Shotgunning Advice from Vincent Hancock
The Olympic champ’s top-five tips for improving your shot
Two-time Olympic skeet gold medalist Vincent Hancock recently returned from the International Shooting Sport Federation’s World Cup in San Marino, Italy, where he won the bronze medal and came home with something else that put a smile on his face. “Throughout the meet,” he explains, “I noticed that I had this same problem, a choppy move where my hand was moving like the right angle of a triangle when it should have been moving like the hypotenuse.” He’d sorted through the issue by the end of the meet, and returned home glad to have uncovered this chink in his armor. “That’s absolutely a positive thing,” he says. “It gives me a focal point to work on as I prepare for Rio.”
Hearing Hancock fess up to a problem of form should give comfort to us lesser mortals: There’s always a way to up our game. While this Georgia-born shooter is gunning for his third consecutive gold, the rest of us can work on breaking more targets at the range or bringing home more birds from the field. Here are Hancock’s top-five tips for getting on target.
Look at the target properly.
“The old adage ‘Aim small, miss small’ is at play here. Whether it’s a clay target or something with feathers, you absolutely must lock your focus on the smallest piece of the target you can identify. The beak or the eyes. On a clay target, zero in on the very leading edge and the raised rim around the clay bird or the place where orange meets black. Don’t look at the bird as a whole. The wings will distract you. Find that tiny spot on the front of the target. Focus on it, and when you see it clearly, pull the trigger.”
Get a handle on lead.
“People stress out over how much to lead the target, but we don’t really see lead when we’re shooting. You’ll miss if you’re telling yourself: OK, three feet looks about right, now pull the trigger. It’s too complicated. Once you get the mechanics of mount and focus down, you won’t have to think about lead very much. When a quarterback throws to a receiver, he’s not telling himself: At this angle and distance, and he’s running this fast, I’d better lead him twelve feet. Same with the shotgun. Look at the target, see it clearly, and pull the trigger.”
Your mount matters.
“The move to the target—literally, how you go about pointing the shotgun—is critical. Too many people bring the back hand up too quickly so they can seat the stock to the shoulder. When you lead with the back hand, however, the muzzle dips, and you have to bring the barrel even farther up to catch the bird. That creates a check-mark shape of movement, which you need to avoid. The bead of the barrel should never drop below the target. Lead with the foregrip hand first, pushing outward just a tiny bit toward the target, and your back hand will follow it automatically. Practice this at home. Pick a spot on the wall, put the shotgun bead on the spot, and mount the gun while the bead never leaves the mark. I’ve done this tens of thousands of time at home.”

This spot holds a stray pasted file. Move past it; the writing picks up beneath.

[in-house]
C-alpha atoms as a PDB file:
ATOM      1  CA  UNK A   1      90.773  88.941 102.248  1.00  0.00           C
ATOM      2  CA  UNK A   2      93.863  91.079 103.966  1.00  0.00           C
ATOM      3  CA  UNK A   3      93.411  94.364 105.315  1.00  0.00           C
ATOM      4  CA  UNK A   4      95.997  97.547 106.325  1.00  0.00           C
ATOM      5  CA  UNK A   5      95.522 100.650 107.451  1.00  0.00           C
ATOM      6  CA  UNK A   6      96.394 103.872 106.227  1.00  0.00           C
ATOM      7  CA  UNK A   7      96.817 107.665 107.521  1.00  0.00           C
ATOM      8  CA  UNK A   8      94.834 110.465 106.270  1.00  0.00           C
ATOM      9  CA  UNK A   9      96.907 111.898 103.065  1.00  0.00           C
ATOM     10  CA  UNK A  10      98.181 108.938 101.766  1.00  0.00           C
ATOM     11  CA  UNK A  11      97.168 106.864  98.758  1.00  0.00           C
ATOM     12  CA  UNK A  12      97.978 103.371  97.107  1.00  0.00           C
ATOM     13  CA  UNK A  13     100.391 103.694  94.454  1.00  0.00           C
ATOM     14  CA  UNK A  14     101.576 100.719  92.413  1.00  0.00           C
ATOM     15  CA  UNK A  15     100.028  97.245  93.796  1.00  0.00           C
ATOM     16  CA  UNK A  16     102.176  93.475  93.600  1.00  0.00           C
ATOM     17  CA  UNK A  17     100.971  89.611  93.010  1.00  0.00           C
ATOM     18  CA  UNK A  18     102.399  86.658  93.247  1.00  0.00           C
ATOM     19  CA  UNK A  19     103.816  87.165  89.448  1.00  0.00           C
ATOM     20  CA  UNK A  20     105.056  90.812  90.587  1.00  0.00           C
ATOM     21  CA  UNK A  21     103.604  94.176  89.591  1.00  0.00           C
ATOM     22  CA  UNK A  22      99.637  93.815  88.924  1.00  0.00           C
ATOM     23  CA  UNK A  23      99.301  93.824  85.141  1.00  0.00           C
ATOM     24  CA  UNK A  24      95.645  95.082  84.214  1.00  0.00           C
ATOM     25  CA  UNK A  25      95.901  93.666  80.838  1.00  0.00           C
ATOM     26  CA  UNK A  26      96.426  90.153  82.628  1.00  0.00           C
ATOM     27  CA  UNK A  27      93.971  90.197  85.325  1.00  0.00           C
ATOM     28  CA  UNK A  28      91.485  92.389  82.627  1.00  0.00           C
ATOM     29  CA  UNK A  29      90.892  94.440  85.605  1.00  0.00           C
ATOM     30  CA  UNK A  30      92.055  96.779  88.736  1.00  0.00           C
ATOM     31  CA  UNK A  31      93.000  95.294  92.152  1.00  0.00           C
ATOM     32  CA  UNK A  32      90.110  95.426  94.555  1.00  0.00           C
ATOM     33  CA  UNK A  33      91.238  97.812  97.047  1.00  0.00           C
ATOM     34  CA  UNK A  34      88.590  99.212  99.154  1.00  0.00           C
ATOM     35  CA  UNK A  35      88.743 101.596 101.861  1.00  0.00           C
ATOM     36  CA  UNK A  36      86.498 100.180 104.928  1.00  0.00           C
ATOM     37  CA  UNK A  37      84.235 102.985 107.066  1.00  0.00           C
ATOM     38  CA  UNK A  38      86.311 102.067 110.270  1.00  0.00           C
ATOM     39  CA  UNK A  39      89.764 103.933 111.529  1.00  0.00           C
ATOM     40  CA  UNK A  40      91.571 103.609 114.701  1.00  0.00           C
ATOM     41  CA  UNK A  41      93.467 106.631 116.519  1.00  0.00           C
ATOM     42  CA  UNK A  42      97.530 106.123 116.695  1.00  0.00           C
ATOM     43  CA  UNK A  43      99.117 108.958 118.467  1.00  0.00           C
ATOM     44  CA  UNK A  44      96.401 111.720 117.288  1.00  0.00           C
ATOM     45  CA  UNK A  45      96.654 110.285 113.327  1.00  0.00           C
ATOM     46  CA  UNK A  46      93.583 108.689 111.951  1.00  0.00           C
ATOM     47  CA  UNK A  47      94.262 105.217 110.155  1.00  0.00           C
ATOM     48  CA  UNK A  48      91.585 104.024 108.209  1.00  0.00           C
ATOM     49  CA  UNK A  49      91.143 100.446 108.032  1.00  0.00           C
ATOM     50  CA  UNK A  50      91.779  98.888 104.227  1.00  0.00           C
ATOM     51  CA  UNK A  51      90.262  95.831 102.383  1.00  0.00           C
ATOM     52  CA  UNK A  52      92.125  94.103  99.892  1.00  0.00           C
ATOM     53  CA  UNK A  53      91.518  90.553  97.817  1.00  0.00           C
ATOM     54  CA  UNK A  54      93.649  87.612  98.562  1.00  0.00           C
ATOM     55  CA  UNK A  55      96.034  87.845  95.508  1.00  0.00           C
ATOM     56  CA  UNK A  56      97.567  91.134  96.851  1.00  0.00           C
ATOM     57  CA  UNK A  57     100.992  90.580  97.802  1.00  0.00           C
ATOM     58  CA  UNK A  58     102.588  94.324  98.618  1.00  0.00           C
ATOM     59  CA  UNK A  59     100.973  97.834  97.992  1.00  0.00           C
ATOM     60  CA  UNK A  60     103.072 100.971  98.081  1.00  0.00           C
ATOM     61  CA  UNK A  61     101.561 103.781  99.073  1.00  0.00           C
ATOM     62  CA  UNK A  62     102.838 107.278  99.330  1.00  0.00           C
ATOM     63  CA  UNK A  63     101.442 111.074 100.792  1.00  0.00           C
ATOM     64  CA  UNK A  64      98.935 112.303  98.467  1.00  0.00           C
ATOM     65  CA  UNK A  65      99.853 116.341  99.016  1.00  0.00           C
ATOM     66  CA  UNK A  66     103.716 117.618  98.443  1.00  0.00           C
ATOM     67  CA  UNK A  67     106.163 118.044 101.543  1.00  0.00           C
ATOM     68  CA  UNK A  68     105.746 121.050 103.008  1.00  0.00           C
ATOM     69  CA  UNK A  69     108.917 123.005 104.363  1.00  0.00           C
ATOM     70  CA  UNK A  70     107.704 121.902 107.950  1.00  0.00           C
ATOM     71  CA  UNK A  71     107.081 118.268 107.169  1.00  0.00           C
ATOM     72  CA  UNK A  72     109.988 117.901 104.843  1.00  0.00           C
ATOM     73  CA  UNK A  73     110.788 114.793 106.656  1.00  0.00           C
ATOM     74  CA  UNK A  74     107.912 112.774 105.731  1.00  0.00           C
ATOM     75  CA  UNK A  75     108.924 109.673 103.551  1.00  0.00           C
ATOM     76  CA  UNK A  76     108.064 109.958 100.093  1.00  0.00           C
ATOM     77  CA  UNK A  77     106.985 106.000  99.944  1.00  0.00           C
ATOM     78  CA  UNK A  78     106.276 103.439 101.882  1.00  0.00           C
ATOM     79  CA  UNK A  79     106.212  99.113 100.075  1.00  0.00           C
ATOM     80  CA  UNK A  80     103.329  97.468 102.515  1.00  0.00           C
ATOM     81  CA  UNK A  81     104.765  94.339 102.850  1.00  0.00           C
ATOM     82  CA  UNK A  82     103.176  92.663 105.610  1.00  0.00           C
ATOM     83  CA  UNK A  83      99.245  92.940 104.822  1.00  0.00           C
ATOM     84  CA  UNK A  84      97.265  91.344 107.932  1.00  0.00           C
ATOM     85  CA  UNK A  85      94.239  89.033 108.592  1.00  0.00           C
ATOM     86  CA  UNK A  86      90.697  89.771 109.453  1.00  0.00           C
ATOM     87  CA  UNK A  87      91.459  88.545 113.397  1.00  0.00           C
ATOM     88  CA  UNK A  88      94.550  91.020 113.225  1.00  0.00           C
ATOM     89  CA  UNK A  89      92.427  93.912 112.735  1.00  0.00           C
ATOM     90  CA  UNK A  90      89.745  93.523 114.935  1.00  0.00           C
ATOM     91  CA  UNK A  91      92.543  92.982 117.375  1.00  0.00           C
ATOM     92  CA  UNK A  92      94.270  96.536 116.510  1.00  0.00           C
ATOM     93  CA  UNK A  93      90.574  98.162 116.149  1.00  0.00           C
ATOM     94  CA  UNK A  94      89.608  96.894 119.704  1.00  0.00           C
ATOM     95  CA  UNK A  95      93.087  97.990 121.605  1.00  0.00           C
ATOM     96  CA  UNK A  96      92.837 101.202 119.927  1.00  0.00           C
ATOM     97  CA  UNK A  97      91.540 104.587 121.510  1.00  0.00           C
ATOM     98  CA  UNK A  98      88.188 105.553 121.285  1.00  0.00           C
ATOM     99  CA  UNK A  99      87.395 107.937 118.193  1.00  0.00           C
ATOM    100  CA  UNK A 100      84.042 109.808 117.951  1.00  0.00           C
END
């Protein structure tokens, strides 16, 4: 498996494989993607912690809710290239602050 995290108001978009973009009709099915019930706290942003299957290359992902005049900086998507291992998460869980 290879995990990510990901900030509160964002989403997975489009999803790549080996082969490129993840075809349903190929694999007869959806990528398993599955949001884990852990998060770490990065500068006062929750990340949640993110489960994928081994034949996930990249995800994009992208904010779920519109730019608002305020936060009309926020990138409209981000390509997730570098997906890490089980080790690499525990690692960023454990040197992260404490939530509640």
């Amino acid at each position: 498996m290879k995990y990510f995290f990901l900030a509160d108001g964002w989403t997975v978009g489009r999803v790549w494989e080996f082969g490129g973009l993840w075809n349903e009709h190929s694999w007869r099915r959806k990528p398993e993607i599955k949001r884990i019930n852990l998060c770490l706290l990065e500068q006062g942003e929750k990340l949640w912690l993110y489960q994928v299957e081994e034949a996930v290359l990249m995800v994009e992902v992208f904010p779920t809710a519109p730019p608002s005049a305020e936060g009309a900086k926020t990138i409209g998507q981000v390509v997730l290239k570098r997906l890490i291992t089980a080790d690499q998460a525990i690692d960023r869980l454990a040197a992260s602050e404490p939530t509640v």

Experiment with lens colors.
“People don’t realize what a difference the proper eyewear can make, whether you’re on a range or in the field. If you’re shooting a gray bird through gray sunglasses, you’re making things so much more difficult than they have to be. You need to experiment with colors, because this is very individualized, and it has a lot to do with your own eye color. Bright orange works great for me, but it might be super dark for you. Experiment. Go to a range that sells glasses and try on as many colors as they have. Wear each color for at least a minute or two to give your eyes time to adjust. For field hunting, I go with a darker orange. For thick cover and quail, I’ll put on my yellow lenses. It helps so much to be able to pick out a bird’s beak or the edge of a clay target.”
Upgrade your shells.
“I know it sounds simple, but the easiest way to up your score or shoot more birds is to shoot better shells. I see it all the time. At the range or in the field, people show up with the craziest bunch of on-sale shells just because they think they might save a few dollars. But cheap shells vary so much—in a single box, shells can vary up to 200 feet per second from shell to shell. So you can miss a bird, and it’s not your fault except that you wanted to save a dollar. I’m not saying you have to shoot the top of the line. Just buy better quality shells. A lot of that field grade stuff, they are literally sweeping the factory floor and pouring it back in. Stay away from that stuff.”